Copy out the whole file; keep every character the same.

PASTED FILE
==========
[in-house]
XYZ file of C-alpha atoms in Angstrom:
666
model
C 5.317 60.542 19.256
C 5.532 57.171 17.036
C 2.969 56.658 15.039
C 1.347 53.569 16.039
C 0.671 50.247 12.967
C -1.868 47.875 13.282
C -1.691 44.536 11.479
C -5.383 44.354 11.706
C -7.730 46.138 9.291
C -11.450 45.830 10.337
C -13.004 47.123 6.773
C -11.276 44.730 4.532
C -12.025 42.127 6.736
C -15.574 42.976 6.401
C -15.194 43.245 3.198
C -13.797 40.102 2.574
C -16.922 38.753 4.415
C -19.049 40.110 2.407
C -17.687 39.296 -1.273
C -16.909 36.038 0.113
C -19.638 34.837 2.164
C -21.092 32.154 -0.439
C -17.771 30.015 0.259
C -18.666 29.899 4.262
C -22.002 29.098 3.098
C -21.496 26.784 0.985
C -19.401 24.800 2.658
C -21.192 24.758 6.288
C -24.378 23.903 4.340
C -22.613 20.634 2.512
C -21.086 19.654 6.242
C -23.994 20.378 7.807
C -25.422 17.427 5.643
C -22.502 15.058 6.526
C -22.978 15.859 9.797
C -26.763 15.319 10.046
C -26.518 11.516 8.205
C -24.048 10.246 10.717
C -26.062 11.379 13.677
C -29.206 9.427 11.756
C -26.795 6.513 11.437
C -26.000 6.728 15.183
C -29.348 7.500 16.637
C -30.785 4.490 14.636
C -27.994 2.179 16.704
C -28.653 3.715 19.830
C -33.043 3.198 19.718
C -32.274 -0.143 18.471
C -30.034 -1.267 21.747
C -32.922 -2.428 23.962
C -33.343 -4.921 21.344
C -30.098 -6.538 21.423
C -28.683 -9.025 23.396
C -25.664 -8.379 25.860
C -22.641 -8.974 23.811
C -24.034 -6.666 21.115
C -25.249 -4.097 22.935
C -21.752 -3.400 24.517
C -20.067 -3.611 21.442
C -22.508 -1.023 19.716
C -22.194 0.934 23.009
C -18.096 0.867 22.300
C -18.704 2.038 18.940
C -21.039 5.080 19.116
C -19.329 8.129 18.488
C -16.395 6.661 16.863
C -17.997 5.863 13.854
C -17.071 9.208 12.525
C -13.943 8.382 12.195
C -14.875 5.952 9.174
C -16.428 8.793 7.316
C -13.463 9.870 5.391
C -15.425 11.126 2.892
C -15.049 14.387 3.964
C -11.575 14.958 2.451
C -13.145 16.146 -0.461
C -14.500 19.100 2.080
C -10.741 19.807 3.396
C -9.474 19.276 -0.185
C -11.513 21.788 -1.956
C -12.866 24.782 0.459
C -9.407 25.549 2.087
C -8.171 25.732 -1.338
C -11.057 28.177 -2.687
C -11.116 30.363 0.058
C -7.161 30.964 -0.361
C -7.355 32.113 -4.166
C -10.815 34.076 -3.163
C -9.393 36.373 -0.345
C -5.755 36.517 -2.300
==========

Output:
[in-house]
XYZ file of C-alpha atoms in Angstrom:
666
model
C 5.317 60.542 19.256
C 5.532 57.171 17.036
C 2.969 56.658 15.039
C 1.347 53.569 16.039
C 0.671 50.247 12.967
C -1.868 47.875 13.282
C -1.691 44.536 11.479
C -5.383 44.354 11.706
C -7.730 46.138 9.291
C -11.450 45.830 10.337
C -13.004 47.123 6.773
C -11.276 44.730 4.532
C -12.025 42.127 6.736
C -15.574 42.976 6.401
C -15.194 43.245 3.198
C -13.797 40.102 2.574
C -16.922 38.753 4.415
C -19.049 40.110 2.407
C -17.687 39.296 -1.273
C -16.909 36.038 0.113
C -19.638 34.837 2.164
C -21.092 32.154 -0.439
C -17.771 30.015 0.259
C -18.666 29.899 4.262
C -22.002 29.098 3.098
C -21.496 26.784 0.985
C -19.401 24.800 2.658
C -21.192 24.758 6.288
C -24.378 23.903 4.340
C -22.613 20.634 2.512
C -21.086 19.654 6.242
C -23.994 20.378 7.807
C -25.422 17.427 5.643
C -22.502 15.058 6.526
C -22.978 15.859 9.797
C -26.763 15.319 10.046
C -26.518 11.516 8.205
C -24.048 10.246 10.717
C -26.062 11.379 13.677
C -29.206 9.427 11.756
C -26.795 6.513 11.437
C -26.000 6.728 15.183
C -29.348 7.500 16.637
C -30.785 4.490 14.636
C -27.994 2.179 16.704
C -28.653 3.715 19.830
C -33.043 3.198 19.718
C -32.274 -0.143 18.471
C -30.034 -1.267 21.747
C -32.922 -2.428 23.962
C -33.343 -4.921 21.344
C -30.098 -6.538 21.423
C -28.683 -9.025 23.396
C -25.664 -8.379 25.860
C -22.641 -8.974 23.811
C -24.034 -6.666 21.115
C -25.249 -4.097 22.935
C -21.752 -3.400 24.517
C -20.067 -3.611 21.442
C -22.508 -1.023 19.716
C -22.194 0.934 23.009
C -18.096 0.867 22.300
C -18.704 2.038 18.940
C -21.039 5.080 19.116
C -19.329 8.129 18.488
C -16.395 6.661 16.863
C -17.997 5.863 13.854
C -17.071 9.208 12.525
C -13.943 8.382 12.195
C -14.875 5.952 9.174
C -16.428 8.793 7.316
C -13.463 9.870 5.391
C -15.425 11.126 2.892
C -15.049 14.387 3.964
C -11.575 14.958 2.451
C -13.145 16.146 -0.461
C -14.500 19.100 2.080
C -10.741 19.807 3.396
C -9.474 19.276 -0.185
C -11.513 21.788 -1.956
C -12.866 24.782 0.459
C -9.407 25.549 2.087
C -8.171 25.732 -1.338
C -11.057 28.177 -2.687
C -11.116 30.363 0.058
C -7.161 30.964 -0.361
C -7.355 32.113 -4.166
C -10.815 34.076 -3.163
C -9.393 36.373 -0.345
C -5.755 36.517 -2.300